Susan and I share a love for our cats and a common approach to breeding and treating our cat family. We believe that our cats are our responsibility and we treat them as we would our children. We feel that we are responsible to insure that the cats we produce in our home are
Have excellent dispositions
Compliance to standards for type
Get lots of love and attention
Are placed in loving, caring homes
To this end we follow a rigid program of breeding selection and health care.
We test for
Spinal Muscular Atrophy (SMA)
We test all incoming animals for FIV/Felv to keep the cattery free of the possibility of introducing this into our stock.
We select our breeding pairs based upon the best knowledge of genetics and health available to us. Both Susan and I have studied genetics, as applicable to the cats, and have attended numerous seminars on cat genetics and diseases. We understand and apply the knowledge of dominant and recessive characteristics when selecting matings.
We are very fortunate to live less than two miles from the Michigan State University campus, which is home for one of the finest veterinarian schools and clinics in the country. These facilities include an excellent staff of research professionals which we have used when we encounter unique new anomalies. The discovery of Spinal Muscular Atrophy (SMA) in Maine Coon breeding stock is a good example of our commitment to the health of our animals. We worked with Dr. John Fyfe at MSU in developing a DNA test that allows breeders a way to isolate and cull out carriers of the disease.
One way we believe to insure proper attention to health issues is to neuter and spay all of our kittens that are placed in new homes.
We feel that both the genetics of the parents as well as the environmental handling of kittens dictate temperament. We select our breeding stock to produce loving dispositions. Both Susan and I, being retired, have an excellent chance to handle and develop great "people oriented" kittens and cats. Of course the Maine Coon is noted for being a loving and attentive breed.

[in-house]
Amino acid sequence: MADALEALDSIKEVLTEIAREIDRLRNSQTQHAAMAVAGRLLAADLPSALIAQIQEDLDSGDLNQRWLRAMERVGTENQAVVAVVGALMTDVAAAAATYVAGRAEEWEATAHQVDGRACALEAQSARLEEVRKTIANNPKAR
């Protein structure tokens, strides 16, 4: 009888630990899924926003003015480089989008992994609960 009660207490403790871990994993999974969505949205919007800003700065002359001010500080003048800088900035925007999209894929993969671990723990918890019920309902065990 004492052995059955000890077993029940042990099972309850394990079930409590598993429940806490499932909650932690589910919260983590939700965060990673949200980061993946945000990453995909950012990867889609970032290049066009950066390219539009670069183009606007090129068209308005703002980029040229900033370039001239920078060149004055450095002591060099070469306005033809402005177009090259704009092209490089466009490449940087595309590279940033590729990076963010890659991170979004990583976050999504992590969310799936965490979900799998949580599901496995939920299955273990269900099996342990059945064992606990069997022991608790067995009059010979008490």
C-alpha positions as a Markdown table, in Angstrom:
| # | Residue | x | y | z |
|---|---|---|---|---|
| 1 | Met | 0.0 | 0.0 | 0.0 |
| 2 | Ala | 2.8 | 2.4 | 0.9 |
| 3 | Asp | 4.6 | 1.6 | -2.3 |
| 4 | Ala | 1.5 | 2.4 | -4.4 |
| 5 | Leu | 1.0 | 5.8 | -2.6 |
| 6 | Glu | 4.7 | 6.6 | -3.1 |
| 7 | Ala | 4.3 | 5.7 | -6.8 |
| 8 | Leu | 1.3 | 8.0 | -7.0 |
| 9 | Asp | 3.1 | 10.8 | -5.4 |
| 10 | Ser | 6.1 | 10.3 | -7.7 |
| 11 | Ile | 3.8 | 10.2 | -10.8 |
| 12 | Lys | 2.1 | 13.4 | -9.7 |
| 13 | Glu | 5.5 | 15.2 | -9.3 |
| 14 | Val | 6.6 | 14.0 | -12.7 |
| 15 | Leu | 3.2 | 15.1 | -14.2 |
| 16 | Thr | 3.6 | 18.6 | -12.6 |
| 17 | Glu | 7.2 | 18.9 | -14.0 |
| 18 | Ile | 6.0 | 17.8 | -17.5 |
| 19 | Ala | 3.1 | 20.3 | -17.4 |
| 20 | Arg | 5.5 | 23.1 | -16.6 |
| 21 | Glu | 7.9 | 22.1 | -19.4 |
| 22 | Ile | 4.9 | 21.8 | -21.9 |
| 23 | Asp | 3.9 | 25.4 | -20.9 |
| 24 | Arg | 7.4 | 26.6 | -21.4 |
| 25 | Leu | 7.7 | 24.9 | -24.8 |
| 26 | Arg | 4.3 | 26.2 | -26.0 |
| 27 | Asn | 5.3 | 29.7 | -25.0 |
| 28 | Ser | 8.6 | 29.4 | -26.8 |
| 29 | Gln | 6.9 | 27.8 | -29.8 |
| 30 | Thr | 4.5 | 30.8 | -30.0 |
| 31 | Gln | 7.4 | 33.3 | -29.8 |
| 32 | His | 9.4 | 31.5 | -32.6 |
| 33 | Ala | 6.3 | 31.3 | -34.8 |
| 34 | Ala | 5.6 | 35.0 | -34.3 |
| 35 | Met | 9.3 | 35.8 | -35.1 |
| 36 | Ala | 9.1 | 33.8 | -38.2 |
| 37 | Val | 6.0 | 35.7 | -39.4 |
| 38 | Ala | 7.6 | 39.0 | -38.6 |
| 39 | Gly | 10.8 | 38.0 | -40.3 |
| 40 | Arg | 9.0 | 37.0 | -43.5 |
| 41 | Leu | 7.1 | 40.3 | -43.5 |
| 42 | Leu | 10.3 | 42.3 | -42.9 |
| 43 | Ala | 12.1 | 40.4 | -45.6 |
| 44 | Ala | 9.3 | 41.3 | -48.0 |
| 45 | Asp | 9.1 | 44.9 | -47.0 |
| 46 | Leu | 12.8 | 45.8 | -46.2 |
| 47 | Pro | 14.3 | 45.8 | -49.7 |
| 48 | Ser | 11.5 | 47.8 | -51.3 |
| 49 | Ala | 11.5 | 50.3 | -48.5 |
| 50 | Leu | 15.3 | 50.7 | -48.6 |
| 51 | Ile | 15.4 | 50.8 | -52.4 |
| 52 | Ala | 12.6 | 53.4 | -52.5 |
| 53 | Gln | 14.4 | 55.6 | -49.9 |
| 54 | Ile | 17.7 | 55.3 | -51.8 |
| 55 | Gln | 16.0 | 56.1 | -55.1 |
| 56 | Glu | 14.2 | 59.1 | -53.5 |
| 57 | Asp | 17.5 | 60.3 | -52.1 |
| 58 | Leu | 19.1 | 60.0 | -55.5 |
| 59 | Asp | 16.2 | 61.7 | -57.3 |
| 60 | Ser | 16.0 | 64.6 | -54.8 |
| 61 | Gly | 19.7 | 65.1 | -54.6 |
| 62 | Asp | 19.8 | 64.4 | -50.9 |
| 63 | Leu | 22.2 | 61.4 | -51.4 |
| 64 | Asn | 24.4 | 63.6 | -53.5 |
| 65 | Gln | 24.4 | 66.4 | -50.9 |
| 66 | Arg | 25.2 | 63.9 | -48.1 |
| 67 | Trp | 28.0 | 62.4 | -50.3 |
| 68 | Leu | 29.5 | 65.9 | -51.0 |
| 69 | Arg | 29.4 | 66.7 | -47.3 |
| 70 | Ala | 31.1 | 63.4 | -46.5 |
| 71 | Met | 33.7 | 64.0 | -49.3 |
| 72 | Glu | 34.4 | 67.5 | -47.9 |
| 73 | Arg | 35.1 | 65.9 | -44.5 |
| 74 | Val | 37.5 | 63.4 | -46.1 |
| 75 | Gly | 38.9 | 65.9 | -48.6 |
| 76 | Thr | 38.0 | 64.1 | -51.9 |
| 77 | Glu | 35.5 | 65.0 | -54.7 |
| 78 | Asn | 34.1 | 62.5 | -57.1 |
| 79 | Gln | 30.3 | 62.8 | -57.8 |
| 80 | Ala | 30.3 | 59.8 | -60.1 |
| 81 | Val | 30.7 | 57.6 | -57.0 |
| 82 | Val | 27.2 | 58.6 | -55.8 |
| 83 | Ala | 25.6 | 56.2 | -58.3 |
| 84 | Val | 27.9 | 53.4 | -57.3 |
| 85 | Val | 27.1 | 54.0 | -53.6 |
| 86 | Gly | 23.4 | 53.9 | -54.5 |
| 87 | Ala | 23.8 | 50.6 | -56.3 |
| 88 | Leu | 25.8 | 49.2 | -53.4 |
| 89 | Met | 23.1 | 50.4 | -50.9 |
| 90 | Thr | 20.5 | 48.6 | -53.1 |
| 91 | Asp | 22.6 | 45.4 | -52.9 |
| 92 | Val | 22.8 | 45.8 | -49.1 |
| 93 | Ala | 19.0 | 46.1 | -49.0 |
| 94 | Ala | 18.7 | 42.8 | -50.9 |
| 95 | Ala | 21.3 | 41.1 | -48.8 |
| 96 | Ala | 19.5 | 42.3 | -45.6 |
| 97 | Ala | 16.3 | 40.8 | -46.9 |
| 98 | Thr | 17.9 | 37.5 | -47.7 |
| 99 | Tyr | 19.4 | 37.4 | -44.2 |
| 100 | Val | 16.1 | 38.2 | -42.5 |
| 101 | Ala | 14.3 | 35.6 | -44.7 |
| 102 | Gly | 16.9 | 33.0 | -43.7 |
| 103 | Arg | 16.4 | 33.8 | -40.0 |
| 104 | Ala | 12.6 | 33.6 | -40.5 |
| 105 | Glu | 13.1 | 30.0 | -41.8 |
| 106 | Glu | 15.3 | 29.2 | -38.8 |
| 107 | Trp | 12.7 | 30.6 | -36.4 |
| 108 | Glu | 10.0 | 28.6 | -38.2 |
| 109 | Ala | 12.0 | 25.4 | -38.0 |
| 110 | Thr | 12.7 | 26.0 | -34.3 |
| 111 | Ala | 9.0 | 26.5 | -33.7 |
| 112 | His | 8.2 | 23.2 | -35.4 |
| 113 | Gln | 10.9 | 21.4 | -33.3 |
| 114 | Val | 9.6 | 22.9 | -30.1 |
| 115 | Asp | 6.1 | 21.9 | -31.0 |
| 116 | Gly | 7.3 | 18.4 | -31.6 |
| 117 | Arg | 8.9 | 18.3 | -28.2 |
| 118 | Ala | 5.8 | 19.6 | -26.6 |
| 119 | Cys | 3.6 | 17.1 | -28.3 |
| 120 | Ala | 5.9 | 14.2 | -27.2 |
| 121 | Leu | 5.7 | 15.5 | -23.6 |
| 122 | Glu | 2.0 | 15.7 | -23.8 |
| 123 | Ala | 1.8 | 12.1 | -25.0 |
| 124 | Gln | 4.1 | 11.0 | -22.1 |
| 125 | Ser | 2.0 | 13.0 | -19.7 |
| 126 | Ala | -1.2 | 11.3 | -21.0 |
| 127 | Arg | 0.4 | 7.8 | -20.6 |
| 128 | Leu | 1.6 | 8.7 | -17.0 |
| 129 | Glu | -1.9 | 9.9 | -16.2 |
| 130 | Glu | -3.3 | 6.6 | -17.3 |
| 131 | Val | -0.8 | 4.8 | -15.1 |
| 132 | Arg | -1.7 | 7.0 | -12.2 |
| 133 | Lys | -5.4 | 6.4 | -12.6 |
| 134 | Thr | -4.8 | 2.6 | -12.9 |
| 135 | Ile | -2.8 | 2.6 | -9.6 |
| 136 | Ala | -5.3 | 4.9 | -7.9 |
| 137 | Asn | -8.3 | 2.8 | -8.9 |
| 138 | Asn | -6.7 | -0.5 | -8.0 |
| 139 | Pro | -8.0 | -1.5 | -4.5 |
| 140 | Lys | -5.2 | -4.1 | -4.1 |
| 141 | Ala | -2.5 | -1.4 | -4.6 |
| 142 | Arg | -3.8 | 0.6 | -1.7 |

Compliance with Breed Standard
Being a judge and actively exhibiting in TICA cat shows, we are always striving to improve our stock in order to produce kittens that not only comply with the written standard for the breed but exemplify the breed conformance.
Love and attention
As mentioned above Susan and I both feel that the temperament that our cats have is a direct result of giving them a loving and caring home-like-setting in which to grow and live. Our cats and kittens are in our home. They are with us all day long and many, all night long -- especially young kittens. We plan each day to handle the kittens and they learn that love is part of the world where they live. We encourage prospective adoptive parents to visit our cattery and see the mother and father and often siblings prior to them taking them to their new homes. Once the decision has been made to adopt one of our kittens we encourage the new parents to visit the kittens as they grow up as we will not allow kittens to leave until they are a minimum of 12 weeks of age. By that time, they are developing their own personalities and they can be neutered or spayed and they have their first set of shots.
If you want to adopt one of our kittens you can expect to spend some time with us to insure to Susan's and my satisfaction that you are RIGHT for a home for one of our kittens. Love, attention to health details and providing an environment conducive to retaining the temperament that we have started them off with are a major consideration in our minds. You are adopting a new part of your family. We have numerous homes which have come back to us to add an additional member to the family.
So this is how Susan and I are, and, how we think about our feline family. We take great pride in a family that brings us one of our kittens back to see us. We are so happy when it is obvious that the kitten has a warm and loving home.